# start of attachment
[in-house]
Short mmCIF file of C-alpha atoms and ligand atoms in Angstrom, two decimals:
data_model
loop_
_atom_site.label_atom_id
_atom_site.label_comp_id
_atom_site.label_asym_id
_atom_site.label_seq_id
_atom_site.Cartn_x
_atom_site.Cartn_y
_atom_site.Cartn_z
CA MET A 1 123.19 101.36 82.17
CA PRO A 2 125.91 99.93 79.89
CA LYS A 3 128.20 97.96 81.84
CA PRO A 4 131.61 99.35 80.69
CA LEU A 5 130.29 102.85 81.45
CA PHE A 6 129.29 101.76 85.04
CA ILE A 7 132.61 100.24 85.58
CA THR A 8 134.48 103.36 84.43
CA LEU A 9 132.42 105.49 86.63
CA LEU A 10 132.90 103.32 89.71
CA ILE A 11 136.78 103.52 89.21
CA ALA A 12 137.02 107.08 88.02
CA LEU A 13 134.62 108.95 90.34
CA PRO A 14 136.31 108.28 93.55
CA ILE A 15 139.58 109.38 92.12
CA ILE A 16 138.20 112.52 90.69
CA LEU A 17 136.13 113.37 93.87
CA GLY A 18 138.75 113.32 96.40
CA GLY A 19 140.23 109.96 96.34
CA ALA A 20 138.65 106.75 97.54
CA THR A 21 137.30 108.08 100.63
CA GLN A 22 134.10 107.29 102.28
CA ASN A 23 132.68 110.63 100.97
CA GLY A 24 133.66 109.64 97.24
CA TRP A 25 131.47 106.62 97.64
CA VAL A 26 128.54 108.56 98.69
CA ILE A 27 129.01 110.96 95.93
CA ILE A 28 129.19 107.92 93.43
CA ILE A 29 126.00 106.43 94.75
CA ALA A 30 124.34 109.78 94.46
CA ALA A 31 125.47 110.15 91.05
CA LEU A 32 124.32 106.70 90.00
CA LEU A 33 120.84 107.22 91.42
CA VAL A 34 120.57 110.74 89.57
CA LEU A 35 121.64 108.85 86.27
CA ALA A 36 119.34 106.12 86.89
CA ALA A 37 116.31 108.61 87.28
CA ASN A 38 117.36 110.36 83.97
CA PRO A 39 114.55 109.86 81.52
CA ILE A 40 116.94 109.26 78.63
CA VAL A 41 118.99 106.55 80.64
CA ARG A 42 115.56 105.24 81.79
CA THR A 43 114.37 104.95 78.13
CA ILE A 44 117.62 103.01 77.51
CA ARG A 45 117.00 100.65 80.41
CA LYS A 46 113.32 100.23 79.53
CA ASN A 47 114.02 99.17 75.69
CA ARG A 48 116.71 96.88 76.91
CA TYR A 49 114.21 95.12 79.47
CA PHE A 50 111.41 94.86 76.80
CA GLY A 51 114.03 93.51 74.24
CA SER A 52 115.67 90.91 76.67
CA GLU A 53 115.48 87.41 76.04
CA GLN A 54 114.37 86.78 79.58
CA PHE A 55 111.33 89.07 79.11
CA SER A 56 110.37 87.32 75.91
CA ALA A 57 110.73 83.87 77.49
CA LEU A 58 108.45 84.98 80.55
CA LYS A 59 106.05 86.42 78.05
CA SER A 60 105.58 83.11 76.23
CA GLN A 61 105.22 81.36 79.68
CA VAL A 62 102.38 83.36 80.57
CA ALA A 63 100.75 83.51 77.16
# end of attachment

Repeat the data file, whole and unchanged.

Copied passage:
[in-house]
Short mmCIF file of C-alpha atoms and ligand atoms in Angstrom, two decimals:
data_model
loop_
_atom_site.label_atom_id
_atom_site.label_comp_id
_atom_site.label_asym_id
_atom_site.label_seq_id
_atom_site.Cartn_x
_atom_site.Cartn_y
_atom_site.Cartn_z
CA MET A 1 123.19 101.36 82.17
CA PRO A 2 125.91 99.93 79.89
CA LYS A 3 128.20 97.96 81.84
CA PRO A 4 131.61 99.35 80.69
CA LEU A 5 130.29 102.85 81.45
CA PHE A 6 129.29 101.76 85.04
CA ILE A 7 132.61 100.24 85.58
CA THR A 8 134.48 103.36 84.43
CA LEU A 9 132.42 105.49 86.63
CA LEU A 10 132.90 103.32 89.71
CA ILE A 11 136.78 103.52 89.21
CA ALA A 12 137.02 107.08 88.02
CA LEU A 13 134.62 108.95 90.34
CA PRO A 14 136.31 108.28 93.55
CA ILE A 15 139.58 109.38 92.12
CA ILE A 16 138.20 112.52 90.69
CA LEU A 17 136.13 113.37 93.87
CA GLY A 18 138.75 113.32 96.40
CA GLY A 19 140.23 109.96 96.34
CA ALA A 20 138.65 106.75 97.54
CA THR A 21 137.30 108.08 100.63
CA GLN A 22 134.10 107.29 102.28
CA ASN A 23 132.68 110.63 100.97
CA GLY A 24 133.66 109.64 97.24
CA TRP A 25 131.47 106.62 97.64
CA VAL A 26 128.54 108.56 98.69
CA ILE A 27 129.01 110.96 95.93
CA ILE A 28 129.19 107.92 93.43
CA ILE A 29 126.00 106.43 94.75
CA ALA A 30 124.34 109.78 94.46
CA ALA A 31 125.47 110.15 91.05
CA LEU A 32 124.32 106.70 90.00
CA LEU A 33 120.84 107.22 91.42
CA VAL A 34 120.57 110.74 89.57
CA LEU A 35 121.64 108.85 86.27
CA ALA A 36 119.34 106.12 86.89
CA ALA A 37 116.31 108.61 87.28
CA ASN A 38 117.36 110.36 83.97
CA PRO A 39 114.55 109.86 81.52
CA ILE A 40 116.94 109.26 78.63
CA VAL A 41 118.99 106.55 80.64
CA ARG A 42 115.56 105.24 81.79
CA THR A 43 114.37 104.95 78.13
CA ILE A 44 117.62 103.01 77.51
CA ARG A 45 117.00 100.65 80.41
CA LYS A 46 113.32 100.23 79.53
CA ASN A 47 114.02 99.17 75.69
CA ARG A 48 116.71 96.88 76.91
CA TYR A 49 114.21 95.12 79.47
CA PHE A 50 111.41 94.86 76.80
CA GLY A 51 114.03 93.51 74.24
CA SER A 52 115.67 90.91 76.67
CA GLU A 53 115.48 87.41 76.04
CA GLN A 54 114.37 86.78 79.58
CA PHE A 55 111.33 89.07 79.11
CA SER A 56 110.37 87.32 75.91
CA ALA A 57 110.73 83.87 77.49
CA LEU A 58 108.45 84.98 80.55
CA LYS A 59 106.05 86.42 78.05
CA SER A 60 105.58 83.11 76.23
CA GLN A 61 105.22 81.36 79.68
CA VAL A 62 102.38 83.36 80.57
CA ALA A 63 100.75 83.51 77.16